For example, if the protection order prohibits a person from physically and verbally assaulting another and the person proceeds to beat and threaten the person in whose favour the protection order is recorded, the latter should make a report to the nearest police station. The mere fact that a protection order exists may not be enough.

It is necessary to make a police report when violated. The protection order has the force of law to be the basis of an arrest but it will only work if an actual report is made with the police. There are countless examples of neglect to enforce an order that we can speak of. Sometimes when a person is awarded custody of a child, they may wait for months before collecting the child only to discover that the child has been relocated to the United Kingdom.

Such a move is not easily reversible regardless of a standing custody order. Where one is awarded custody of the child(ren), they must ensure that they collect the child(ren) with immediate effect and if they face any resistance should collect the children with assistance from the police.

It is the same where a person has been awarded property such as furniture by the court and waits for months or years to collect it. They will be at risk of finding that property damaged or destroyed and will have to go through another mammoth and costly court procedure of claiming the monetary equivalent of the same property. Surely a court order cannot be expected to physically preserve the property while one remains complacent and at ease.

One of the areas where it has been noted that people rarely enforce judgments is in deceased estates. A surviving spouse may be awarded a house which belonged to the deceased.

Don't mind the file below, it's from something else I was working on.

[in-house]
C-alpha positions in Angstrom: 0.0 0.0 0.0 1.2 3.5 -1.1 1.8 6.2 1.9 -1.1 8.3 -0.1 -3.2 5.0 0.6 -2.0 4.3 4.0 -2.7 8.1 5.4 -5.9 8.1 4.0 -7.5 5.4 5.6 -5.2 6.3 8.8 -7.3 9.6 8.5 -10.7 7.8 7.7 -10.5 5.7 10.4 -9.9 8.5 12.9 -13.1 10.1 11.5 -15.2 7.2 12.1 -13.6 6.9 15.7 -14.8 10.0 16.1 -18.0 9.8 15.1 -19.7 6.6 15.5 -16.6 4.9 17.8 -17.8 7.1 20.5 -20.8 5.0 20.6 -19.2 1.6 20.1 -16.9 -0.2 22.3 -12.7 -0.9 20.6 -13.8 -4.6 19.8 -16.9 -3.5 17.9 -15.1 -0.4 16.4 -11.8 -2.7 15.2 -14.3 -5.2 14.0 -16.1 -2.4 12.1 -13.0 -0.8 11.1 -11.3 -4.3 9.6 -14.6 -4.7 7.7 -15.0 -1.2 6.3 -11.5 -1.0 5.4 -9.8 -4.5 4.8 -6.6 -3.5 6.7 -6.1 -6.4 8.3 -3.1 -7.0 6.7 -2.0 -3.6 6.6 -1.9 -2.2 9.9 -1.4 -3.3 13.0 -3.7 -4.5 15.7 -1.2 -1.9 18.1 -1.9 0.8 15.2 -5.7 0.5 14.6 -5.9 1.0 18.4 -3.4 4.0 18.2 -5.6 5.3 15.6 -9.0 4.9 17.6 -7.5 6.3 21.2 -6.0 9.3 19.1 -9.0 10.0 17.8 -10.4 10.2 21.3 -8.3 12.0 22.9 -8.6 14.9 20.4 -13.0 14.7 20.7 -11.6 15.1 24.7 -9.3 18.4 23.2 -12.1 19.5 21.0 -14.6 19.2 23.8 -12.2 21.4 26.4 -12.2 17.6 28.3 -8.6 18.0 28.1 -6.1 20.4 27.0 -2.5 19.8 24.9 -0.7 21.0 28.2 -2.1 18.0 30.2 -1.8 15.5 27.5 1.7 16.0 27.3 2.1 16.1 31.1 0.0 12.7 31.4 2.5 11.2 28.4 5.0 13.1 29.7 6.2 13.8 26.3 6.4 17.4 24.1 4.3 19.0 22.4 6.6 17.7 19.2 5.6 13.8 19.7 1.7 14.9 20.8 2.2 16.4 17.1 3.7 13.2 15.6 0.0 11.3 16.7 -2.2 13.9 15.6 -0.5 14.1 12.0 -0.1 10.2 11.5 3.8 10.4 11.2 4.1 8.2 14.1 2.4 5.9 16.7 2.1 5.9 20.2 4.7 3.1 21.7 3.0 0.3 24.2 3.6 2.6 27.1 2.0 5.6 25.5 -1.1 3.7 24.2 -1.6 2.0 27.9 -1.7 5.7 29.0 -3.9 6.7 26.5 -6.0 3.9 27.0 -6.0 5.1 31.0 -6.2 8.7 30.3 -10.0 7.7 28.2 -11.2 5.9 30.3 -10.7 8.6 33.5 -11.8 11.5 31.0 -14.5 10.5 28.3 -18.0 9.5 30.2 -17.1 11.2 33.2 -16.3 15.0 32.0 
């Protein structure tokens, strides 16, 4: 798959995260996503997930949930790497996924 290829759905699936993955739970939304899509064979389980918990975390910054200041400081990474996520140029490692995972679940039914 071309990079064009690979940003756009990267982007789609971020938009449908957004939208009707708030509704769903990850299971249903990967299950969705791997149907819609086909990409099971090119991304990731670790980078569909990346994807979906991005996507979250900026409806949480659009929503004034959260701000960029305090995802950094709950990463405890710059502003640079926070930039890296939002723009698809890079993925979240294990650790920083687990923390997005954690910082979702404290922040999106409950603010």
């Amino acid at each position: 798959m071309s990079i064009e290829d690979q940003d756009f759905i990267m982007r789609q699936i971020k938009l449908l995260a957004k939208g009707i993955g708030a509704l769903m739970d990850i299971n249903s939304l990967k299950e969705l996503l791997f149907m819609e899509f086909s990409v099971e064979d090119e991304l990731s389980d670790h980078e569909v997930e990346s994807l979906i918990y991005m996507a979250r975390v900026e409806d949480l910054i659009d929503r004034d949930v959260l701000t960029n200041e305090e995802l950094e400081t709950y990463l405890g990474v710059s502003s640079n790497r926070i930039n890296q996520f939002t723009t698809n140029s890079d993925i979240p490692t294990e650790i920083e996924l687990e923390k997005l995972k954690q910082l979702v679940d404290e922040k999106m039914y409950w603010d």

They choose to continue living in the property or where they are not living on the property continue to keep the property in the deceased’s name. It is important to note that there has to be transfer of the estate from the deceased to being registered in the surviving spouse’s name. Only then can the surving spouse lay claim to that property.

If the property is registered by way of cession the surviving spouse has to register the transfer with the municipality. If there are title deeds, the surviving spouse has to approach a conveyancer who will transfer ownership. What is evident here is that the surviving spouse has to act in accordance and fulfilment of the order given by the Master of the High Court.

A judgment by the Honourable Justice Mafusire comes to mind. A debtor was served with numerous papers asking that they pay back the debt. In the end an order was obtained in their absence because there was proof that they had knowledge of the existence of the court proceedings. When their property was now being removed, this debtor finally decided to act. The Judge in this matter simply stated that having been at peace all this while, they must forever hold their peace.

The same principle applies. If one is complacent enough to keep a written judgment neatly tucked away with the rest of their documents, they must not cry wolf when their position has been compromised due to their complacency. In short, after having chosen not to enforce the judgment; they must remain at peace!